If you’ve never done a Survivor Pool before, it works kind of the way it sounds. Typically (and there are a few different ways to do them – but for argument’s sake let’s talk the standard way), you need to pick one team per day to win their game, and then you advance to the next day. If the team loses, you’re out. If they win, you advance but can never use that team again. This prevents you from riding a 1-seed all the way to the winner’s circle.
Essentially, to win a large Survivor Pool, you also need to pick the winner of the tournament to win it all. A difficult pool to win, but I typically invest more of my money there than in a standard bracket pool.
The Player Pool
This is a less common pool but one that my friends and I have done for years. If you haven’t done one before, you should absolutely get one started. Grab 6 or 7 of your buddies and set up a draft. This can be in person, on Zoom, or via email or group chat like my friends and I do. Randomly select a draft order and get started.
What you’re doing is picking individual players to form a team of guys. The roster size can be from as small as 8 to as high as 20+. It really depends on the knowledge and willingness of your group. The object of the pool is to have the most total points scored. This means actual points scored by the players over the course of the tournament. Whoever’s team has the most total points scored at the end of the tournament wins the pool.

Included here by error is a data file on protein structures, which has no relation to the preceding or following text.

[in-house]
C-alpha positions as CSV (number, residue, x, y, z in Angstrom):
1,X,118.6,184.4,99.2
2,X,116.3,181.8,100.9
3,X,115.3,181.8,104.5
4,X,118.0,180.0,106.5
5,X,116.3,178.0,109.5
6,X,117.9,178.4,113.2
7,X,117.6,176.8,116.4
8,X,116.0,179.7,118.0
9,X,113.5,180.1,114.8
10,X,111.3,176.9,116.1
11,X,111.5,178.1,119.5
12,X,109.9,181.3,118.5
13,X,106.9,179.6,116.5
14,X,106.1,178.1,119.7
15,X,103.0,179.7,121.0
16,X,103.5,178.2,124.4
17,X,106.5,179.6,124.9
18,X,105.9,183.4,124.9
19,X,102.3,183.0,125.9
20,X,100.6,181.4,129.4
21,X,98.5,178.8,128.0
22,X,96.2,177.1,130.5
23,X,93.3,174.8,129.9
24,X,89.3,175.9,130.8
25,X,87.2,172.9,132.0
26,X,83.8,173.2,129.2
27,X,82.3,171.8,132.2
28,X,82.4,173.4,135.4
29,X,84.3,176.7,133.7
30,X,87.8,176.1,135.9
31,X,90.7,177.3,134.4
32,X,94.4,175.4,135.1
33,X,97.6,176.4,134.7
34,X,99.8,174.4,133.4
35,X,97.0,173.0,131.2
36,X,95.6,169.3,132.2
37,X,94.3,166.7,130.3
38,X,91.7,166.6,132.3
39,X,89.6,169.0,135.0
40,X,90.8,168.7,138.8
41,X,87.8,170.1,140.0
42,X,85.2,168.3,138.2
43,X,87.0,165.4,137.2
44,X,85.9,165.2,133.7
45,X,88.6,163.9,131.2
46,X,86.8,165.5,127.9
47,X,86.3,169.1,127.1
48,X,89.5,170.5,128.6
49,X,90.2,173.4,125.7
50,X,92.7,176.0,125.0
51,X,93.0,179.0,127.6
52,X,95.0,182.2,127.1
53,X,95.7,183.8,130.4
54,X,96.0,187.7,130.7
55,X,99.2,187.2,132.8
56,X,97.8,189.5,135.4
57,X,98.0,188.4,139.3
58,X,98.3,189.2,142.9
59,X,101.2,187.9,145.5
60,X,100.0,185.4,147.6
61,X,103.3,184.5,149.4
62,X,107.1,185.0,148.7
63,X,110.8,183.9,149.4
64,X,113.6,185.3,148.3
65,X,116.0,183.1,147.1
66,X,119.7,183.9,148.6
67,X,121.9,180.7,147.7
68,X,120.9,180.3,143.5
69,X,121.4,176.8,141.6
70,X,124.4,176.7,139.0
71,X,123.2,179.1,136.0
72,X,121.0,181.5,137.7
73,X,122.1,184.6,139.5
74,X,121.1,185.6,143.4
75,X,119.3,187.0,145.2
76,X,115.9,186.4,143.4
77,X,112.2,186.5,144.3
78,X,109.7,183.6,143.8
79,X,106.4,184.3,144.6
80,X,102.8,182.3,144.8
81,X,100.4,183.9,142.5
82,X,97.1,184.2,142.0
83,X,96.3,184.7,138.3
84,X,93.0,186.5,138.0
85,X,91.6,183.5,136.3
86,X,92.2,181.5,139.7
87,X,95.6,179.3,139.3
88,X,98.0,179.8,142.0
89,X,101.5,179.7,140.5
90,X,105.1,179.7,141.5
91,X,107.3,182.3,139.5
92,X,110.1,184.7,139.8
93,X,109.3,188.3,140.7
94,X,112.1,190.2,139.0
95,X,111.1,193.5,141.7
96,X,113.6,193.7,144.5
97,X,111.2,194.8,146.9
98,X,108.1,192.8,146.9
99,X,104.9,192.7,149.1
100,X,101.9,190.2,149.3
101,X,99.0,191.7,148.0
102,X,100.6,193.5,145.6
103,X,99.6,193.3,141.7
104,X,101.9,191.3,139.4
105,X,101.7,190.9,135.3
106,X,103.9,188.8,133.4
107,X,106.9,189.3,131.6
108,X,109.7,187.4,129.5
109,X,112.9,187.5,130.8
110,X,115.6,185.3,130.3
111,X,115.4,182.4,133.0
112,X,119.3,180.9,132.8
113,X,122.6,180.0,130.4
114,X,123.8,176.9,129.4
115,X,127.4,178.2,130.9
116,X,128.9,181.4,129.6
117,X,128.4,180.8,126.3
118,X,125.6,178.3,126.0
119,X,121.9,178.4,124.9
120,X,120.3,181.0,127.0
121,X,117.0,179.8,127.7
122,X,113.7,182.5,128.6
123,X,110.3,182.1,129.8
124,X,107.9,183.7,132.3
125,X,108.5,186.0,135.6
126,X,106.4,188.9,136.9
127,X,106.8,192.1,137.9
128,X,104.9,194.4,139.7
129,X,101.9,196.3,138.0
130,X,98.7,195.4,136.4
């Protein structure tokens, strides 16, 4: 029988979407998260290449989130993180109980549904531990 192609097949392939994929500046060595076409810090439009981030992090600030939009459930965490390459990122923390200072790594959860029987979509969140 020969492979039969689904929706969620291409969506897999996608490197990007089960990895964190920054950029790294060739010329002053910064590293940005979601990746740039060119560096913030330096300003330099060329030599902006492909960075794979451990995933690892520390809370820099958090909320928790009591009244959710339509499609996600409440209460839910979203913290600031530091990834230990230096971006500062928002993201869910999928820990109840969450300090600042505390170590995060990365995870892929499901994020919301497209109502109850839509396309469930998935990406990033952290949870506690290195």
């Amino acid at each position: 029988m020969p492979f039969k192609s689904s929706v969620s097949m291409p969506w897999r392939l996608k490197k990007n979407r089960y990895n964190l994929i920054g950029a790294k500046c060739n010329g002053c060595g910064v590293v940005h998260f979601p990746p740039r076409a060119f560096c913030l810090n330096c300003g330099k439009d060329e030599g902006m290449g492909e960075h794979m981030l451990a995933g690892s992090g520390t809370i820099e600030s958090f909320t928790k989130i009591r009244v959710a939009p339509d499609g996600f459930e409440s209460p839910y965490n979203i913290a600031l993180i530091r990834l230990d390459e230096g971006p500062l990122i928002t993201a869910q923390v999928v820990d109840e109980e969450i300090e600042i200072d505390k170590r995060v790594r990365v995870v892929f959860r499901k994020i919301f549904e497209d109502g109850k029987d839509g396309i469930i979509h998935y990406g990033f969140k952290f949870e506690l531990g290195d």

There’s a lot of strategy involved in this pool because, not only are you looking to pick the players that score a lot of points, but you’re invested in how far they make it in the March Madness tournament. Do you use a high draft pick on a guy that averages 30 PPG from Belmont who is a 12-seed? It’s risky but if they win their first game, he could be the guy that wins it for you.
A pool like this gives you interest in a bunch of different games and familiarizes you with players that you may not have followed closely before. It’s also one that, unless you really mess up, should pique your interest deep into the tournament. If you are someone that knows a lot about college basketball and studies the game, this is a pool worth investing a decent chunk of cash into.